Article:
joint pre-paid health insurance organi-
zation.
John D. Forsyth, executive director
of the University Medical Center, said
in May that the move would mean a
broader geographic accessibility for the
University, and could create a state-
wide delivery system.
Daughters ofCharity'snot-for-profit
health care system includes hospitals in
50 cities nationwide. The Sisters of
Mercy network includes 12 hospitals in
Michigan.
But by last Monday, the heads of the
four organizations had agreed there was
no way to bridge their differences.
A formal statement said "the par-
ties were unable to agree on an ap-
proach to achieve full integration,"
but left open the door for future col-
laborations.
Task forces had been wrestling with
several broad areas over the six months
of discussions. Many felt that the issues
of birth control and abortion would be a
source of contention.
Forsyth said in May that he felt the
University could overcome the ideo-
logical differences that might emerge
between University Hospitals and the
Catholic health care organizations.
"I think it is an issue. The merging of
the Catholic ethical issues and a public
university will have to be addressed.
But there have been Catholic hospitals
in the past that have successfully merged
with universities," he said.
But neither that, nor question of who
would control the merged operations,
threatened the deal, the sides agreed.
The issue, they said, was the
University's demand for an immediate
merger. Mission Health and its owners
believed a gradual approach over three
to five years was more prudent.
"We believed that the only way to get
the full economic benefit was through
complete operational merger," said
Kenneth Trester, the University Medi-
cal Center's director of planning and
marketing. "Others did not share that
belief."
Brian Conolly, president and chief
executive officer of Mission Health,
said he and the leaders of the two other
Catholic health care systems were in-
sistent about the longer time frame,
citing that they have "more experience
in integration than almost anyone in the
country."
One issue not addressed was how

patient referrals would have been gov-
erned - a key part of the University's
desire for a merger. For example, St.
Joseph, the flagship hospital of the
Mercy system, specializes in the same
kind of high-tech, complex procedures
from which the university makes most
of its money.
A briefing document prepared for the
University Board of Regents said the
Medical Center needs affiliation and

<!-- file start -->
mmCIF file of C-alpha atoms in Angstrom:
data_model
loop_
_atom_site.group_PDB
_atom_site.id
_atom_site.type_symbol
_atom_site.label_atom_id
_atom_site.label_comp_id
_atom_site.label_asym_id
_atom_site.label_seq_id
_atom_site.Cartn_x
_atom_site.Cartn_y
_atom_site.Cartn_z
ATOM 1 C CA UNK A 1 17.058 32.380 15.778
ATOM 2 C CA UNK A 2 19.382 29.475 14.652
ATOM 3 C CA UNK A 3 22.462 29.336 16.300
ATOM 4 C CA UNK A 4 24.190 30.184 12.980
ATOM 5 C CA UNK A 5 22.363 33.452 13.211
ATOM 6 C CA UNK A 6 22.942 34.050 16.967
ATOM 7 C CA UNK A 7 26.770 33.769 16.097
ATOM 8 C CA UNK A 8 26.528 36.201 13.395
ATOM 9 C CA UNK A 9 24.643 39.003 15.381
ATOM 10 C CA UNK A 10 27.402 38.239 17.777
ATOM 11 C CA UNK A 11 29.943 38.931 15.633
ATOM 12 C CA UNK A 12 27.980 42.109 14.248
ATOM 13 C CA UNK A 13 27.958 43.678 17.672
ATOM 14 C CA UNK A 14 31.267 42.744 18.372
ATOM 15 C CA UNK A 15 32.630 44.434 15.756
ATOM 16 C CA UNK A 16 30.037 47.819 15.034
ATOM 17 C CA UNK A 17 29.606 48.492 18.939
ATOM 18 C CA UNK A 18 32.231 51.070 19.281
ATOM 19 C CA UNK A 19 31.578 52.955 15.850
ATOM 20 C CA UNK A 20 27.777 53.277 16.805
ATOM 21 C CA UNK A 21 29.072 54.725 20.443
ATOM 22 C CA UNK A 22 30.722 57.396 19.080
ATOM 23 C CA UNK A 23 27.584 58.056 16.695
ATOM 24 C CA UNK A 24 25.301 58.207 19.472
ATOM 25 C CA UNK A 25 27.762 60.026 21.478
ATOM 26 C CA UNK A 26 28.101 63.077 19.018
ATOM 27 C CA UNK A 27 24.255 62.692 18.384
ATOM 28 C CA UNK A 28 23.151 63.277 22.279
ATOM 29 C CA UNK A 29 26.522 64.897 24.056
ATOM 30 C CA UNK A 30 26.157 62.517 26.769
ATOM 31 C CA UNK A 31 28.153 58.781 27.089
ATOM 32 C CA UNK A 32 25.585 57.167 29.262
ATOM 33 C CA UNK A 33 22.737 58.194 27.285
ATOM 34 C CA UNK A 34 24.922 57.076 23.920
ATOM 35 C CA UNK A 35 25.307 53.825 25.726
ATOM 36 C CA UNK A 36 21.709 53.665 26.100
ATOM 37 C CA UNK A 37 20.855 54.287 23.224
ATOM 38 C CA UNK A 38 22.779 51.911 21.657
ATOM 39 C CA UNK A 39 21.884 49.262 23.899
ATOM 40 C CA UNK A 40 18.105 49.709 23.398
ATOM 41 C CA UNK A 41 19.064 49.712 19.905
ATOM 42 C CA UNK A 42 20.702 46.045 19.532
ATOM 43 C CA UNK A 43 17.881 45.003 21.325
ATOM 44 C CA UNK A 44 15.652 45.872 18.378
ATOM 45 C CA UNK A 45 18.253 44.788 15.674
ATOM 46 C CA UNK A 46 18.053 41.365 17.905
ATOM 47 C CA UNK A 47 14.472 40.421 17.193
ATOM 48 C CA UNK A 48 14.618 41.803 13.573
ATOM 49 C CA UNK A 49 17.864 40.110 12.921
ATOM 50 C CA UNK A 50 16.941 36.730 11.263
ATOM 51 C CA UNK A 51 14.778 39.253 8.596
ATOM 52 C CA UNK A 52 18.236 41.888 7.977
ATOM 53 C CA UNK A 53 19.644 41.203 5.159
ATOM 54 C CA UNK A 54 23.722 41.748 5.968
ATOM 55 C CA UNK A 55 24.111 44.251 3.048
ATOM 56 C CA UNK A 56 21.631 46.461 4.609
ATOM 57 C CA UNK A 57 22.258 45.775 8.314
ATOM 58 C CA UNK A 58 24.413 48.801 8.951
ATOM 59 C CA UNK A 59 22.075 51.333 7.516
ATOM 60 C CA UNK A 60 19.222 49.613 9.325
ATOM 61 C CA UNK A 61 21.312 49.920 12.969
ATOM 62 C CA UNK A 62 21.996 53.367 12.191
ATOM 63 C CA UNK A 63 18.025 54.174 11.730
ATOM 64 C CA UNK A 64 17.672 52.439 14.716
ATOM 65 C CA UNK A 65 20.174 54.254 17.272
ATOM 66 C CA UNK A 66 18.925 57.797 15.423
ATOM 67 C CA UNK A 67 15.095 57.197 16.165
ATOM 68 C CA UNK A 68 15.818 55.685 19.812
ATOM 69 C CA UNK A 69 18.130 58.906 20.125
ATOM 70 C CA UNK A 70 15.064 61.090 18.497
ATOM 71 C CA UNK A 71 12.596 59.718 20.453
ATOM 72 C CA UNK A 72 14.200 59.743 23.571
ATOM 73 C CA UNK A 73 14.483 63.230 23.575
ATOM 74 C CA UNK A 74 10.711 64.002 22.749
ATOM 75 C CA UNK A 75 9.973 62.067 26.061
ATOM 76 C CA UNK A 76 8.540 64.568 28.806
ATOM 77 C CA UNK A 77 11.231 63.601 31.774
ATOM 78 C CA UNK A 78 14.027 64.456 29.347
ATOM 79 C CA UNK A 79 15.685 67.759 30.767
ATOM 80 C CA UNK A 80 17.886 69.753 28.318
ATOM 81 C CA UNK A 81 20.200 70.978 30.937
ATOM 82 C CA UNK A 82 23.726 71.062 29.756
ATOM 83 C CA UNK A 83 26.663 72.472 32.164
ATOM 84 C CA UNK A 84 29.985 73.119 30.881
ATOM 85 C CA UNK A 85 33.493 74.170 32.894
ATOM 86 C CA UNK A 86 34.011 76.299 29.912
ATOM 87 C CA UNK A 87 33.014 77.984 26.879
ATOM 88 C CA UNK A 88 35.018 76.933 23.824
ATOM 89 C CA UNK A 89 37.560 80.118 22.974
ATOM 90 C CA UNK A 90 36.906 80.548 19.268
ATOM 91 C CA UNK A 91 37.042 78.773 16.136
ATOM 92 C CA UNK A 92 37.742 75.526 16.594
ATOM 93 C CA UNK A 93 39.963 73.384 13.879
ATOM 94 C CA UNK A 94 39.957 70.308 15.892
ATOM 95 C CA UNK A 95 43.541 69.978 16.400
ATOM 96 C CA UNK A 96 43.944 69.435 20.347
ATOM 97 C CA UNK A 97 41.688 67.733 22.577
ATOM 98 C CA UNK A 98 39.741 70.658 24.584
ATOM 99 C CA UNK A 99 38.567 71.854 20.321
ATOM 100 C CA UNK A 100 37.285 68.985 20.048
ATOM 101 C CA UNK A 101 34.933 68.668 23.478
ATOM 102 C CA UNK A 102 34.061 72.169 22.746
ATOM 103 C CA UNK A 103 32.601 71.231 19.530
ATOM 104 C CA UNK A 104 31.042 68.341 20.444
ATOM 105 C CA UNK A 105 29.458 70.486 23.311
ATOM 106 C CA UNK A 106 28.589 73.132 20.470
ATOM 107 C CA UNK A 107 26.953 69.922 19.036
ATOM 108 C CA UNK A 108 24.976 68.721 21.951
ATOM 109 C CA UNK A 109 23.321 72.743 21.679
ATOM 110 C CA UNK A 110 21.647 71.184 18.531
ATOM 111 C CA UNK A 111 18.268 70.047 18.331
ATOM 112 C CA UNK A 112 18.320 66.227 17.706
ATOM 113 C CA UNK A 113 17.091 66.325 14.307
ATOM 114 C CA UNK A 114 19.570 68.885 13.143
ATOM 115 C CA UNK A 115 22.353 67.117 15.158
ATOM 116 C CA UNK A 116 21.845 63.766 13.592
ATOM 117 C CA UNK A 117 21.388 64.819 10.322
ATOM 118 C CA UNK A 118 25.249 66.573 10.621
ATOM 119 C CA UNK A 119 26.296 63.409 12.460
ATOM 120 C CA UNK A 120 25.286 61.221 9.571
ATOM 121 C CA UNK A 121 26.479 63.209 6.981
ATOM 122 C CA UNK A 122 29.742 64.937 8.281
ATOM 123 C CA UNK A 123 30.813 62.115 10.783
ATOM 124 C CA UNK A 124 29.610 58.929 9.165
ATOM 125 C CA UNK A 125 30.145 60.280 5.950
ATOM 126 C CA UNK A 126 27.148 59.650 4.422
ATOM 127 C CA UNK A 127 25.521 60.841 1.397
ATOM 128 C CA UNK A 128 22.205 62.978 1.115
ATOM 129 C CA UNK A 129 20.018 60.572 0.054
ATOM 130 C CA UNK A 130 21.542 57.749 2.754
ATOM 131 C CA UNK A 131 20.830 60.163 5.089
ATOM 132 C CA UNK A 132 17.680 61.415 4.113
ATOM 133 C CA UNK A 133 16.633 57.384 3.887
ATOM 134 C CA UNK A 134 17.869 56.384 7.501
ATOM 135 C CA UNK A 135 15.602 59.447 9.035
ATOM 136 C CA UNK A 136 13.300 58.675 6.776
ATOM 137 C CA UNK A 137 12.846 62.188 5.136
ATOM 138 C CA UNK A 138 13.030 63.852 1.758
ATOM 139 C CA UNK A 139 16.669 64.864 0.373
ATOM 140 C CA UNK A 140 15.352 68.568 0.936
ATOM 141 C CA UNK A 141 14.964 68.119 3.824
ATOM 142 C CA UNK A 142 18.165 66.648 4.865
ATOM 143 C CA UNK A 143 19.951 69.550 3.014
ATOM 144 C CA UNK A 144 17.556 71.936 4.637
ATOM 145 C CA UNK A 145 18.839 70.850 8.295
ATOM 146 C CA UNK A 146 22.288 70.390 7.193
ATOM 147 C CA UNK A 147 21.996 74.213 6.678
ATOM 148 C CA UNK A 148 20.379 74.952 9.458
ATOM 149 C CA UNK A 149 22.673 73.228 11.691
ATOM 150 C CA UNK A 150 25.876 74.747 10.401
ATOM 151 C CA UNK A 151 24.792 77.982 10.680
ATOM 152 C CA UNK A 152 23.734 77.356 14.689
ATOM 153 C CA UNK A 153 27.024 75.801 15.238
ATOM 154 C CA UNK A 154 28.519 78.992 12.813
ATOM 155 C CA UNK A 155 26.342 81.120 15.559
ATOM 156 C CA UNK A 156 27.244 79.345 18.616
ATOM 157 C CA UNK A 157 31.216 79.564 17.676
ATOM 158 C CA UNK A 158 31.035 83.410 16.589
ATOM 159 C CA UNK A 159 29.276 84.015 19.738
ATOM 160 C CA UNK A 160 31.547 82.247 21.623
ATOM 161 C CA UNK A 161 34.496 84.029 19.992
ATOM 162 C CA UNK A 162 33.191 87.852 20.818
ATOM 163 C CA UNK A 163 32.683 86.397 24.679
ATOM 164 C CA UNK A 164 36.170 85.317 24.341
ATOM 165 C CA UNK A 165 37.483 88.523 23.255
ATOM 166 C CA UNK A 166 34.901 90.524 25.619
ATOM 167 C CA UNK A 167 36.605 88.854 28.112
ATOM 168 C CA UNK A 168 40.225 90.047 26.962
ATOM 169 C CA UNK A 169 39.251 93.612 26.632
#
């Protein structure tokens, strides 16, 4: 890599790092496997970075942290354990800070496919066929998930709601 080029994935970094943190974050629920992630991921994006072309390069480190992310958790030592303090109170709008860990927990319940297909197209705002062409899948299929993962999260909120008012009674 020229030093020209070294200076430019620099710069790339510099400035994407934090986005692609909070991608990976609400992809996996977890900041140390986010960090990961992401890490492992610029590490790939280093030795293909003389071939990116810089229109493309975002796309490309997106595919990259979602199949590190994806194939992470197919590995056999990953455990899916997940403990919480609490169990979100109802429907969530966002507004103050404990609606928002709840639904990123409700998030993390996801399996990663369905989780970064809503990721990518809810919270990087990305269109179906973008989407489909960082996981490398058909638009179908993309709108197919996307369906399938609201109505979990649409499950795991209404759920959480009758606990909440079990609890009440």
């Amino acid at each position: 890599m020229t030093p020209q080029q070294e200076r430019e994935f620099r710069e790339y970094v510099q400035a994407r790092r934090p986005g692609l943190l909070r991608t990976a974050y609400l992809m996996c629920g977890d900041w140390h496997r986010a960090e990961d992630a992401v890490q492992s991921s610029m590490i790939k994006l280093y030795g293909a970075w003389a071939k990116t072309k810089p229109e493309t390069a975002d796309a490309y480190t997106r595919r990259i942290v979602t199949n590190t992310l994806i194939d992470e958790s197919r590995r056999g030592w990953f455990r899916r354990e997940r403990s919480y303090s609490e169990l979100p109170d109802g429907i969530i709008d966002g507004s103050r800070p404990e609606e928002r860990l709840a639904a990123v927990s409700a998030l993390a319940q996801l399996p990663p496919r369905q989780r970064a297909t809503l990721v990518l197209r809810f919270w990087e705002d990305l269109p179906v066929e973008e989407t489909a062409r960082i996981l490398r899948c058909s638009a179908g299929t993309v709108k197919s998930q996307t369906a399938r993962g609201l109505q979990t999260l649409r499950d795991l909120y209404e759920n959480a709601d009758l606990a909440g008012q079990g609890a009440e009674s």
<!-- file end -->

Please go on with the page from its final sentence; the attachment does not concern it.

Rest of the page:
patient referral agreements covering 2
million Michigan residents to prosper
over the long term.
The deal's collapse means the Uni-
versity will begin looking for other po-
See MERGER, Page 2A

WALKER VANDYKE/Dadiy

Michigan sacked Ohio State's Rose Bowl chances Saturday. The Wolverines upset the No. 2 Buckeyes to earn a spot In the Alamo Bowl on Dec. 28.

ptr at SCjonce re, poked FrJd Stiidy Al DS reat increases or youn
Epit Piv 14-Tint An an ial nrnu r ullitu _ _. {

WASHINGTON (AP) - One of ev-
ery 92 American men ages 27 to 39 may
be battling the AIDS virus, according to
the most precise new estimates yet of
the epidemic's toll.
Minorities are especially hard hit,
with one of every 33 young black men
estimated to be infected in 1993, ac-
cording to a report published Friday in
the journal Science. The 1993 data are
the latest available.
If the trend continues, "the threat of
AIDS may become a rite of passage"
for young people, said study author
Philip Rosenberg, a researcher for the
National Cancer Institute.
The government already has warned

Minorities, men are most at risk

that AIDS is threatening more and more
young adults. In January, the Centers
for Disease Control and Prevention an-
nounced that AIDS is the No. 1 killer of
people ages 25 to 44.
Public health officials wondered at
the time, if AIDS was killing that many,
how many others were alive with the
virus, posing the potential for the
disease's continued spread. And be-
cause HIV typically causes no symp-
toms for 10 years, just how young were
these people when they caught it?
Rosenberg used CDC data on re-
ported AIDS cases and fatalities. He

then used a process called back calcula-
tion, statistics on AIDS mortality, popu-
lation data and information on the
disease's incubation period to estimate
the number of HIV infections as of Jan.
l, 1993.
"It is important to recognize that back-
calculated estimates are based on mod-
eling rather than direct data and are
very uncertain," he acknowledged in
explaining his findings.
Nevertheless, Rosenberg's study is
the most precise look to date at HIV
prevalence among young Americans.
People ages 18 to 25 experienced a

rapid rise in HIV infections between
1986 and 1992, during the same time
when older Americans' risk of HIV
infection leveled off, Rosenberg found.
Those youthful infections meant people
ages 27 to 39 were the most likely to be
alive with HIV in January 1993, he re-
ported. He calculated that one of every
139 young white men was living with
HIV then, as was one in 33 young black
men and one in 60 Hispanics.
Women were more than four times
less likely to be infected. One of every
1,667 white women ages 27 to 39 had
HIV in January 1993, as did one in 98
black women and one in 222 Hispanics,
See AIDS, Page 2A

Students use Netscape to send fraudulent e-mail K %||||lJi|||

By Jeff Lawson

and send mail. Other programs such as

E-mail fraud had existed in the past,

electronic mail."